Alex Woodleigh, partner to Kathy Sullivan, has grown up on Mulga Downs. This a cattle station to the north-east of Alice Springs. As the crow flies, it’s around 125 kms from Alice, but a much longer distance by road. What Americans would term a ranch, the station is around 7,000 square km.  or about 1,750,000 acres. It’s a pastoral company, growing beef for local and export markets.

He studied at Roseworthy Agricultural College in SA, but otherwise has spent his life in the Northern Territory. He is in some ways an enigmatic character, but I managed to catch up with him briefly for a chat on one of his visits to town.

Mulga Downs is a huge property, Alex. Did you always see yourself running the station?

Alex,-reducedAlex: I was the only child in the family and it was always assumed that I would run the family business. I’m the fourth generation to run cattle here. I took over management earlier than expected, because of the death of my father when I was in my early twenties. I had to grow up fast. Fortunately, there were some other experienced station hands working on  Mulga Downs, so I wasn’t without help or advice.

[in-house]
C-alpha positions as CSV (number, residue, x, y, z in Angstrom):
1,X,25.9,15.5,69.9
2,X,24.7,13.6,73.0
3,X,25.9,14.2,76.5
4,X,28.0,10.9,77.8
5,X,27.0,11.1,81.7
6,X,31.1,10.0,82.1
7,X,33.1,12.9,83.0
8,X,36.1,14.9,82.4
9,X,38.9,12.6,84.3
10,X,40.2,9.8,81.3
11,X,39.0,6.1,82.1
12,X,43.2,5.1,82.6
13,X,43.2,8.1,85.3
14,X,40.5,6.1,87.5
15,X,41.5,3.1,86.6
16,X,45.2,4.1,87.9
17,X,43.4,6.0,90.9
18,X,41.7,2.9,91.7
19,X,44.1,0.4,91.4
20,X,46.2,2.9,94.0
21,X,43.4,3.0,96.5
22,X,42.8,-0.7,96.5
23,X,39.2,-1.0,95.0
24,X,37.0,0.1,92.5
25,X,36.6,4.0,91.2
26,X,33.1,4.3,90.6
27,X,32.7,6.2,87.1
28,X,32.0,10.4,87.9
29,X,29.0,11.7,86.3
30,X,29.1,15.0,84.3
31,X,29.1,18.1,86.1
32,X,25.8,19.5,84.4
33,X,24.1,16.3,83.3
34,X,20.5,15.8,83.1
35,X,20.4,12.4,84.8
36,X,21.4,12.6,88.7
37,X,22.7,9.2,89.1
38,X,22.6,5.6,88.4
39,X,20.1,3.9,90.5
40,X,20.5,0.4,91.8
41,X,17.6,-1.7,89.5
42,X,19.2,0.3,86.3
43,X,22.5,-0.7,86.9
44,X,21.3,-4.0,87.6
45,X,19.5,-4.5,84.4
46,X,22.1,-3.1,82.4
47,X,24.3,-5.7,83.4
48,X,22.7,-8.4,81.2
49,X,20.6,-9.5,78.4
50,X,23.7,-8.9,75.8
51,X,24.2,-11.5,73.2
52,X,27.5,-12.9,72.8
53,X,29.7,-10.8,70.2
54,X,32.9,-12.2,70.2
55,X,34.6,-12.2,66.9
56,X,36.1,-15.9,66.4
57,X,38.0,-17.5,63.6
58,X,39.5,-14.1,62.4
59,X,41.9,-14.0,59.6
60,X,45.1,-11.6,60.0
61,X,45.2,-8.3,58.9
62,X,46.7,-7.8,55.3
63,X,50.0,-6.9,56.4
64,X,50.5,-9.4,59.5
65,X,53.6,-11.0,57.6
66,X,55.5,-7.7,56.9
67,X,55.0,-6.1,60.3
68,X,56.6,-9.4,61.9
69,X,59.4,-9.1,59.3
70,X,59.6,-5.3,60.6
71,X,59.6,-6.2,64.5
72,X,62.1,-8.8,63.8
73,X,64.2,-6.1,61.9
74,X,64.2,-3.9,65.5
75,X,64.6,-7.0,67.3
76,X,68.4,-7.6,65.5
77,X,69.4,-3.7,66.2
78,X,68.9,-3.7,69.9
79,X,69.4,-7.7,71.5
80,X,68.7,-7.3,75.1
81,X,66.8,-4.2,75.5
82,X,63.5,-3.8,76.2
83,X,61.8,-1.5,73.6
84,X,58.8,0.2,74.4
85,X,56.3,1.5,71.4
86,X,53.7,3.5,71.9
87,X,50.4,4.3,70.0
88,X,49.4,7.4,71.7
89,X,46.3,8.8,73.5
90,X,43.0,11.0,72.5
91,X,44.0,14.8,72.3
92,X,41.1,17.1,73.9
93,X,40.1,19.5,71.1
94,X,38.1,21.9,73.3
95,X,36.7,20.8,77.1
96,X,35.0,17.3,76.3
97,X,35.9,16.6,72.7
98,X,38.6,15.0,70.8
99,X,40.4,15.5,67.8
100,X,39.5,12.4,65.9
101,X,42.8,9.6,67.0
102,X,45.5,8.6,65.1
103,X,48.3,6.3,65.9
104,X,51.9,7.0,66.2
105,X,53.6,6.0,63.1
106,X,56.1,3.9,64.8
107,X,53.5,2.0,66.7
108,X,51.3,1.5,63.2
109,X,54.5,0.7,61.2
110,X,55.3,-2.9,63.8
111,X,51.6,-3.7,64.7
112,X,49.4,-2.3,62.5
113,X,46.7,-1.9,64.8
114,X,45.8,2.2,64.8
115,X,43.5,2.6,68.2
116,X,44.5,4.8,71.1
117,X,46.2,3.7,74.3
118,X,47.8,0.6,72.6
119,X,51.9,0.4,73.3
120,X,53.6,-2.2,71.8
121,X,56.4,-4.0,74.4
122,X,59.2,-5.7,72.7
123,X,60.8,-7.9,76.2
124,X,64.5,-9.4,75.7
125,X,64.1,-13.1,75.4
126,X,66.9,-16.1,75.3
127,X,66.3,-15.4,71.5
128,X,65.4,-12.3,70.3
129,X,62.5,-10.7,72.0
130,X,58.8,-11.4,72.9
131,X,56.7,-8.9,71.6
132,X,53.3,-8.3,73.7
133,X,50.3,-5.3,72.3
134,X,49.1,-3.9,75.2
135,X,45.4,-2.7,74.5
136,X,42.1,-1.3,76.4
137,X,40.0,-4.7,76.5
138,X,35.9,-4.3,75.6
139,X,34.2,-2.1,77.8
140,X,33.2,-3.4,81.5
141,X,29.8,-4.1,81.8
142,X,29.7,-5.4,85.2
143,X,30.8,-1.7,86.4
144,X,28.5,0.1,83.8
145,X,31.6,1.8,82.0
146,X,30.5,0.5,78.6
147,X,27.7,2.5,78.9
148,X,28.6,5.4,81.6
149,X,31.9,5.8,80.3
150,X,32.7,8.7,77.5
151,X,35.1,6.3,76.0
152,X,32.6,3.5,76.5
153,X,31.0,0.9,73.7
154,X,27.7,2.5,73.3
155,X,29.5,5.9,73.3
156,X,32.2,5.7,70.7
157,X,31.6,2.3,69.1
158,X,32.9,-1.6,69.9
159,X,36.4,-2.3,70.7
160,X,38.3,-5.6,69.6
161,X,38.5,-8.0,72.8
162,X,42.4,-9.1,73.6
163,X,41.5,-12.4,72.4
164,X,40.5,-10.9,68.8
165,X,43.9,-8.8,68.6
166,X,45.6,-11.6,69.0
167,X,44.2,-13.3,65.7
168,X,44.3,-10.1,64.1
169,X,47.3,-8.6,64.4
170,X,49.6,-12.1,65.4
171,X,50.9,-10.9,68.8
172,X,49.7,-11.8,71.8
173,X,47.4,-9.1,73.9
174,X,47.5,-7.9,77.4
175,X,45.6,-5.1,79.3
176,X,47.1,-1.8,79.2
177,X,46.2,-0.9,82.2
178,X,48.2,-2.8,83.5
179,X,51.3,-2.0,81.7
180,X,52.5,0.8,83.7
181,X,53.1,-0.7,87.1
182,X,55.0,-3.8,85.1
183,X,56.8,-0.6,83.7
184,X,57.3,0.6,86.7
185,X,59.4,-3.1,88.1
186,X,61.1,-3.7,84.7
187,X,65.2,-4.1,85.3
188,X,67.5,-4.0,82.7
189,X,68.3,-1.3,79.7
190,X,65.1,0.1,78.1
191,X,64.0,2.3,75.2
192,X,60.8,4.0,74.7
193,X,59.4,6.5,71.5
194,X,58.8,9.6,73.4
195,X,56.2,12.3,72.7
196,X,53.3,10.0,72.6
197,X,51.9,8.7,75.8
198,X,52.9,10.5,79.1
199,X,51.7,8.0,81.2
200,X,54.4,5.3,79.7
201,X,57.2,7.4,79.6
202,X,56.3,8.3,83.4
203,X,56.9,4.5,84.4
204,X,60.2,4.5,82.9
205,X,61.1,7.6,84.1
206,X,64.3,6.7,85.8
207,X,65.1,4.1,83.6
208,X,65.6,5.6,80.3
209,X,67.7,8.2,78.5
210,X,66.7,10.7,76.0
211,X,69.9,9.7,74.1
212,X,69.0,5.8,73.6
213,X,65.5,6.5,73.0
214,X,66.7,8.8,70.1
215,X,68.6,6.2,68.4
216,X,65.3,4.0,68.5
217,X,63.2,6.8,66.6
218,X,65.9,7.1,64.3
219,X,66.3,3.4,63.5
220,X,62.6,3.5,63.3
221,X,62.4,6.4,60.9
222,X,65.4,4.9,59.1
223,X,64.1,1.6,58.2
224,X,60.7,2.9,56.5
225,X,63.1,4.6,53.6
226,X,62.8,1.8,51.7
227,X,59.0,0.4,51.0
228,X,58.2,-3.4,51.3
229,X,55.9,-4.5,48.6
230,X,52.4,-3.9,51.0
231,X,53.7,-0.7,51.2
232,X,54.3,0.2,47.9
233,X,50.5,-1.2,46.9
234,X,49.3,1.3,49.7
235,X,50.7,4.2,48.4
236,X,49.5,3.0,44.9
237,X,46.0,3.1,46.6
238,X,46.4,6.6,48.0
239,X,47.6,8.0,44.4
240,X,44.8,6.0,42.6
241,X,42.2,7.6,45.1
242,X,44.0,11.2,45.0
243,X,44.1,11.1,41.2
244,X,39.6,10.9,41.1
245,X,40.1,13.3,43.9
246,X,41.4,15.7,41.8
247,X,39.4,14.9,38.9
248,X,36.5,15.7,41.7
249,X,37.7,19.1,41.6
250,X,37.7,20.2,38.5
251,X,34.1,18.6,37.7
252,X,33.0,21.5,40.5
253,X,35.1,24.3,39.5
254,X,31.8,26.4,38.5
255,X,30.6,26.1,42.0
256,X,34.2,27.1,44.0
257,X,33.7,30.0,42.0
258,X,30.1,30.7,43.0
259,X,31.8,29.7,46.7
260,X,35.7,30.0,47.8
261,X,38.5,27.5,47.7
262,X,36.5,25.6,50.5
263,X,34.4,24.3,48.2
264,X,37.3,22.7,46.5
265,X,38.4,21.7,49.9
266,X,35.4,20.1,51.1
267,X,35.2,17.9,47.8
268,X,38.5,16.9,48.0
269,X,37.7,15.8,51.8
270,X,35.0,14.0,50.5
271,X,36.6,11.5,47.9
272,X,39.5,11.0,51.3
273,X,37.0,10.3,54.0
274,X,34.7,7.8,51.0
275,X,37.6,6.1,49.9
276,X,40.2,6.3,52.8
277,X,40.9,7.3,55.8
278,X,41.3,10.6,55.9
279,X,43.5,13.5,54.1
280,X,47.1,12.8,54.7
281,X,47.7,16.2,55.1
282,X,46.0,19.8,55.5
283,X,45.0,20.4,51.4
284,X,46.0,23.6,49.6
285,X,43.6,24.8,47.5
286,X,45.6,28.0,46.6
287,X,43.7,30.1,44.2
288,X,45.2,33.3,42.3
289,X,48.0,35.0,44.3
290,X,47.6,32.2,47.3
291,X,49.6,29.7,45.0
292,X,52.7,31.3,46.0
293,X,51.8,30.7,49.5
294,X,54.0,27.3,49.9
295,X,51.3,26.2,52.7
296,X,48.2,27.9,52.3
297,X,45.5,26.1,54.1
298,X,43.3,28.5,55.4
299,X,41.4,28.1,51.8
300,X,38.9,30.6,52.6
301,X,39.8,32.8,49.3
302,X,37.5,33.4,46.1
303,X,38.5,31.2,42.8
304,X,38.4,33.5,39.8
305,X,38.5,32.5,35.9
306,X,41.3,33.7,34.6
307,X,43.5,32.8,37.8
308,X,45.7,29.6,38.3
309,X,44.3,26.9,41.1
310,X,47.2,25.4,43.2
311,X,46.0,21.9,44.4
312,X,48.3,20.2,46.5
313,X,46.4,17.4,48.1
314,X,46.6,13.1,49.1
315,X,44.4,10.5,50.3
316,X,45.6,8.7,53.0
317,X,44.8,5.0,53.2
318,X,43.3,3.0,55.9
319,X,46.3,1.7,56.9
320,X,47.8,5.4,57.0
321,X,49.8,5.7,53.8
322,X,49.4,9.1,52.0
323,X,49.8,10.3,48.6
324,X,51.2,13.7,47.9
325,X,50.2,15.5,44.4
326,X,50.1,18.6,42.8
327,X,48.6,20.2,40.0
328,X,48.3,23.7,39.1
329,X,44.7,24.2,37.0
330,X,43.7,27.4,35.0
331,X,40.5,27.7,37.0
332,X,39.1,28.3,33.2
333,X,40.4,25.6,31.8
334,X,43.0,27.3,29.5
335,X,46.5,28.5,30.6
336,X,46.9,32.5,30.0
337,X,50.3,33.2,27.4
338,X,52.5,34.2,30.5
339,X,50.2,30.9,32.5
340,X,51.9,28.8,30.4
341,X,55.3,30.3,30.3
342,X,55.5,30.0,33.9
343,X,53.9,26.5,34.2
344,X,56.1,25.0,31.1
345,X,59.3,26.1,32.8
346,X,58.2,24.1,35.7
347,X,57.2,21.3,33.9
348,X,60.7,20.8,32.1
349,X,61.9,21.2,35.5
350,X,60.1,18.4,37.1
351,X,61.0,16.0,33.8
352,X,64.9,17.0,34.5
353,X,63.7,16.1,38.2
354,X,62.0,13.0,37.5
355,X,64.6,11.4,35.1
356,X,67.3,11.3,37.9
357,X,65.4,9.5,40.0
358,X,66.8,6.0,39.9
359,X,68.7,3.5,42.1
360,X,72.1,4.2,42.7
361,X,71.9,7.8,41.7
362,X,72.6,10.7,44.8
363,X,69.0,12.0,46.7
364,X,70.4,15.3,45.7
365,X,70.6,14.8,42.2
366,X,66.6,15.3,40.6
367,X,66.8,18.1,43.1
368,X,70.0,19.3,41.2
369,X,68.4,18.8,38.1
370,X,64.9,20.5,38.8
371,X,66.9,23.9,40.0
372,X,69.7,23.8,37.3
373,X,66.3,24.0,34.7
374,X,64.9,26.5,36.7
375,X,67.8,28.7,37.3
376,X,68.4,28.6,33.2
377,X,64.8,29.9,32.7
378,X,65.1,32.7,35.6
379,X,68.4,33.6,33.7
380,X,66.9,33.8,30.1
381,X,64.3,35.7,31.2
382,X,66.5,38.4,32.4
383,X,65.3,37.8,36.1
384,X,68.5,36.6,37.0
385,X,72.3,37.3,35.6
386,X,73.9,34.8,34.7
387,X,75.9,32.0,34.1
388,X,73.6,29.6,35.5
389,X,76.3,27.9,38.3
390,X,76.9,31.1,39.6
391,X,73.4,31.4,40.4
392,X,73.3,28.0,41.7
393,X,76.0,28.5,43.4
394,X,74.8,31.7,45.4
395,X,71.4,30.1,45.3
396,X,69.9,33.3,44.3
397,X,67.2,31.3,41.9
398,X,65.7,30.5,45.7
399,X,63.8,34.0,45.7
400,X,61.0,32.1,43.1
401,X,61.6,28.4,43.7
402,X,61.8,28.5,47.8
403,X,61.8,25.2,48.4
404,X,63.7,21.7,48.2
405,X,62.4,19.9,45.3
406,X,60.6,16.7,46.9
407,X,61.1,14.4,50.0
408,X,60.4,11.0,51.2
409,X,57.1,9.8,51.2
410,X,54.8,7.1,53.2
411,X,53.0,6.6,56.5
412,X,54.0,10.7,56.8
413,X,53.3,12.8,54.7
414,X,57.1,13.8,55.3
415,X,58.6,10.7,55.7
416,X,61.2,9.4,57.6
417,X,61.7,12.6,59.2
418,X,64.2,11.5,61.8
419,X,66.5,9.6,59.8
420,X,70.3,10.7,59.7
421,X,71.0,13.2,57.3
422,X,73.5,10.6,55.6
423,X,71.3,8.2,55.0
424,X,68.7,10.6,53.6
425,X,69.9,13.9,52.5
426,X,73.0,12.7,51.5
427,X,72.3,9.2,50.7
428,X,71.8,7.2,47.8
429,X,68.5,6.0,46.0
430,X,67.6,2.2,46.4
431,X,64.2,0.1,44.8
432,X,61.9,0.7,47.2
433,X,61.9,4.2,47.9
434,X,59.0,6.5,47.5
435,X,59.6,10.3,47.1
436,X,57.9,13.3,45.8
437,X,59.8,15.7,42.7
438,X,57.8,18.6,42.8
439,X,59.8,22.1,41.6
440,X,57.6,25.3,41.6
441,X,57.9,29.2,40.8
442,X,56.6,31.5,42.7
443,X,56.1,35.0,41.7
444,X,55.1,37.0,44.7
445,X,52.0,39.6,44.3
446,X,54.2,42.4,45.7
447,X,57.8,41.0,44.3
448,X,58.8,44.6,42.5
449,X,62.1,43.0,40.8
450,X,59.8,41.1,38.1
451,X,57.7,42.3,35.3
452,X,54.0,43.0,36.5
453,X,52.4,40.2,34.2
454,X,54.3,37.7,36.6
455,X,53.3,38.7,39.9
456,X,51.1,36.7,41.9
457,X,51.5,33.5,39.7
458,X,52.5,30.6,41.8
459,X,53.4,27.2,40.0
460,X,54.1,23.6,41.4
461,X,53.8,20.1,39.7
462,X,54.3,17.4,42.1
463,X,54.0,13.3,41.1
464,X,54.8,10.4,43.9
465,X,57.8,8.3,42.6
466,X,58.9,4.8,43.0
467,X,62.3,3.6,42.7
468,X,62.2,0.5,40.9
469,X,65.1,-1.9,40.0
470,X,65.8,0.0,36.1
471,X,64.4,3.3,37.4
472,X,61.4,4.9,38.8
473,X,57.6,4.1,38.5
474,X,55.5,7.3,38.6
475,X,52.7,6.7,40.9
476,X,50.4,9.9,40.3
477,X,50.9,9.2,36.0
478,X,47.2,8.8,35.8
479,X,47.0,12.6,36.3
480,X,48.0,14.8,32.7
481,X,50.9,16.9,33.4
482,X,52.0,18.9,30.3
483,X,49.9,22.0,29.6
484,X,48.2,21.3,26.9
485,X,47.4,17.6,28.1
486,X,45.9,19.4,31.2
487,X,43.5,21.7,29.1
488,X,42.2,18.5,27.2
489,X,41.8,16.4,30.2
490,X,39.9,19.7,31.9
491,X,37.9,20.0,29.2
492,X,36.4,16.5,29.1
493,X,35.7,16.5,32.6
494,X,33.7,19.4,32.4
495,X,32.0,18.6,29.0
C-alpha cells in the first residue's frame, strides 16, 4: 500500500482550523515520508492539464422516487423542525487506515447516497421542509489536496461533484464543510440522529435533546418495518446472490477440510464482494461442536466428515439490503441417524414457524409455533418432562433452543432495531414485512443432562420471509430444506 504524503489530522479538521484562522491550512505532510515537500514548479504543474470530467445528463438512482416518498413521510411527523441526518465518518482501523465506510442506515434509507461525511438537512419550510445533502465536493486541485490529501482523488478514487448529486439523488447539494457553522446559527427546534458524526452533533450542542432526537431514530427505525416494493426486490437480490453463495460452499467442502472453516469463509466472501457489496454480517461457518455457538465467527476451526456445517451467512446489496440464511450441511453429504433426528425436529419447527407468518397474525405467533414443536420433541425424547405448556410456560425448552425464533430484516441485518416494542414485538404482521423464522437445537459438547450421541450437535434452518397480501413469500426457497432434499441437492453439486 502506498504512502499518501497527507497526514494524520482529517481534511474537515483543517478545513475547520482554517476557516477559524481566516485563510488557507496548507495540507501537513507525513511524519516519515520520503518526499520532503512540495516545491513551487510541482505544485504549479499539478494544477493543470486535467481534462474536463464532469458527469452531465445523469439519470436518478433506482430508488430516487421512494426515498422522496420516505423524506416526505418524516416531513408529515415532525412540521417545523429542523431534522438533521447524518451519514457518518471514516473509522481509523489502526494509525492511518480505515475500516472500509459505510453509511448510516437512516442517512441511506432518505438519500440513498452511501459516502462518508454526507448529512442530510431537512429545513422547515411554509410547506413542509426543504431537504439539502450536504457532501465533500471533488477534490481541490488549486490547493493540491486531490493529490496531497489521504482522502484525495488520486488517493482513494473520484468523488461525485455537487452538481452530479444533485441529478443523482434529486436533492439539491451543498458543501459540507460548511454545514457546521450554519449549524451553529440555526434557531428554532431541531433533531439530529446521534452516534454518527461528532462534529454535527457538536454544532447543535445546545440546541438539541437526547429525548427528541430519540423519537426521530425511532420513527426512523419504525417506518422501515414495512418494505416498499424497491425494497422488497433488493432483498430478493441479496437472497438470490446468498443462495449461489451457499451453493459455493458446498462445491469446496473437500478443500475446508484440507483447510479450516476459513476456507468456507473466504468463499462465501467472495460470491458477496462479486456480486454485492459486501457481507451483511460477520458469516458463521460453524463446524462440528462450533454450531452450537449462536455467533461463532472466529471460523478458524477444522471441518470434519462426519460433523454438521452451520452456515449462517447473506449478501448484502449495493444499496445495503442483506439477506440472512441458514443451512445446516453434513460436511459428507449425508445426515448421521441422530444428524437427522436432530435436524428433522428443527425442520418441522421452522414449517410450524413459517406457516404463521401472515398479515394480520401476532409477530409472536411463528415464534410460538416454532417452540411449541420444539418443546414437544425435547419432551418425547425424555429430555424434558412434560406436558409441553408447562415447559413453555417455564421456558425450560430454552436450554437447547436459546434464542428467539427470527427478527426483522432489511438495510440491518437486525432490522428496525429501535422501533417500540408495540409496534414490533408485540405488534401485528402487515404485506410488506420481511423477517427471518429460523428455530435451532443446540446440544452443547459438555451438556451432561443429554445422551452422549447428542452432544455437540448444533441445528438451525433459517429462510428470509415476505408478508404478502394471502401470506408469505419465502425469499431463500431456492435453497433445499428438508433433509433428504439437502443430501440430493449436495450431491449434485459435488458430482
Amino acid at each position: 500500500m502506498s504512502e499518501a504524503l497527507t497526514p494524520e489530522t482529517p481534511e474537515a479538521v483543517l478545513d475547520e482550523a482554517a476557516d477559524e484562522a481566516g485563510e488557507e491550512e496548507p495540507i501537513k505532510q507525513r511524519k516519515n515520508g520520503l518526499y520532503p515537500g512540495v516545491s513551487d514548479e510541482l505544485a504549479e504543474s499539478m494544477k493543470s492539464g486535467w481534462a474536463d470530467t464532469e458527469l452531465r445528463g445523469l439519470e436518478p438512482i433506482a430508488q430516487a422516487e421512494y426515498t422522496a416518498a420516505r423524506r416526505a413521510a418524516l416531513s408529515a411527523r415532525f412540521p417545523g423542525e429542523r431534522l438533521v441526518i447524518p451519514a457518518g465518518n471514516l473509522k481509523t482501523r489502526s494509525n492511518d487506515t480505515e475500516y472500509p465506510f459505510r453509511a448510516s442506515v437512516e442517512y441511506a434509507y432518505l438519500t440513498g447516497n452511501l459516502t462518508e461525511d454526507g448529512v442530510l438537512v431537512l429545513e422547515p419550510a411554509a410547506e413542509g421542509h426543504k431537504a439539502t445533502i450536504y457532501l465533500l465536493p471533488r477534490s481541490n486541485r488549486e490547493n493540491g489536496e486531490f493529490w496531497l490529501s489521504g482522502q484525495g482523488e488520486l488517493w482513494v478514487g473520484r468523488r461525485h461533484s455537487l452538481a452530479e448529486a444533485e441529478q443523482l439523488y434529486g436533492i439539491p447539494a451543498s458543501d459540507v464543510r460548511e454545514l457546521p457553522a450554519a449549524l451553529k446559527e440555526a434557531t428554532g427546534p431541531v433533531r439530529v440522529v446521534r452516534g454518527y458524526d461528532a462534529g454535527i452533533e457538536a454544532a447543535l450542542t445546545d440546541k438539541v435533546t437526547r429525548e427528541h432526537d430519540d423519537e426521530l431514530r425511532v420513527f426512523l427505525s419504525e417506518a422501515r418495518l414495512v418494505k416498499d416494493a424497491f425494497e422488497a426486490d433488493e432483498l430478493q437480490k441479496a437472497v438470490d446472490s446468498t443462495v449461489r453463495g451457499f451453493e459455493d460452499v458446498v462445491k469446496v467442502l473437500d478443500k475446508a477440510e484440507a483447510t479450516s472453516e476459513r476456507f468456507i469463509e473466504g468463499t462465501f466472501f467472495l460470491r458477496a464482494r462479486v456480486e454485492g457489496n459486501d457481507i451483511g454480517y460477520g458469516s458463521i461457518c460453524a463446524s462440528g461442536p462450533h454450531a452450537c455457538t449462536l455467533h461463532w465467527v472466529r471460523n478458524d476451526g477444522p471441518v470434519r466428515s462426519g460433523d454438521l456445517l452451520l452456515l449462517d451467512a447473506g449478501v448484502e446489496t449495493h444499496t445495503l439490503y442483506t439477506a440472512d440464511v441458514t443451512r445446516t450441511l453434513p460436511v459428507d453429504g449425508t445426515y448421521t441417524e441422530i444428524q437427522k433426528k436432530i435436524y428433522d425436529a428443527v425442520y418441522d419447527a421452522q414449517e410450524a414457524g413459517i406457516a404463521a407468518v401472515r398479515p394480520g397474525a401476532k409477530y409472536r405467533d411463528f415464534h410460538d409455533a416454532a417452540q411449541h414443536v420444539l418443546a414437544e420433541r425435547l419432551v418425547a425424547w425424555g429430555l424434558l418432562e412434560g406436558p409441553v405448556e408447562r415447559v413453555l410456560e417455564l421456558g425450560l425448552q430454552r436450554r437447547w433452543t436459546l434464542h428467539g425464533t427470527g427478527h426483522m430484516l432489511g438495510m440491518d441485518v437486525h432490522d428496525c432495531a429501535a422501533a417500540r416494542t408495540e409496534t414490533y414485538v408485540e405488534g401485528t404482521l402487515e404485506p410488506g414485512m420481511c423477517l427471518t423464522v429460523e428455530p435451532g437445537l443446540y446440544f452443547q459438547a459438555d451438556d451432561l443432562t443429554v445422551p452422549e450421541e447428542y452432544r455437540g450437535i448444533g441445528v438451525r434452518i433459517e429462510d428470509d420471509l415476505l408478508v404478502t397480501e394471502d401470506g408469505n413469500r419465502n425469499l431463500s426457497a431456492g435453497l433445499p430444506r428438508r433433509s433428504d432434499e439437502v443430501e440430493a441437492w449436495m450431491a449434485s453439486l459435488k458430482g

How did your friendship with Dave Bishop evolve?

Alex: Dave Bishop was a childhood friend. We didn’t know each other in the early years, but grew close when we both attended boarding school down south. Dave’s parents lived in town, but we managed to catch up regularly. Once he got the job with StationAir, he often dropped past doing the mail runs.

Is there much social life on the station?

Alex: It varies on the time of year and what’s happening. There’s a transient population to help with mustering or other aspects of station management and maintenance, and we might get together of an evening for a bit of a yarn. Otherwise, there are times when we meet up with others on adjoining stations, or at the local races or events like that. Having the plane is helpful. I can take Mum into town whenever she needs a break.

What appealed to you about Kathy when you first met her? I thought you would have married a woman who was used to station life.

Alex: It was a gradual thing. I noticed her at the railway station first, but that was just in passing. She looked a bit lost.  She irritated me initially. I didn’t think an inexperienced pilot fresh from the city was the best person for the job she was taking on. I particularly wasn’t impressed that she was taking over the job held by Dave Bishop. She kept turning up wherever I was though and she had a way of making her presence known. I admired her determination, even though I didn’t let on about that.  It was a gradual thing, but she got under my skin. As far as marriage went, that wasn’t on my agenda, whether to Kathy or anyone else. I had no preconceptions about the woman I might marry though.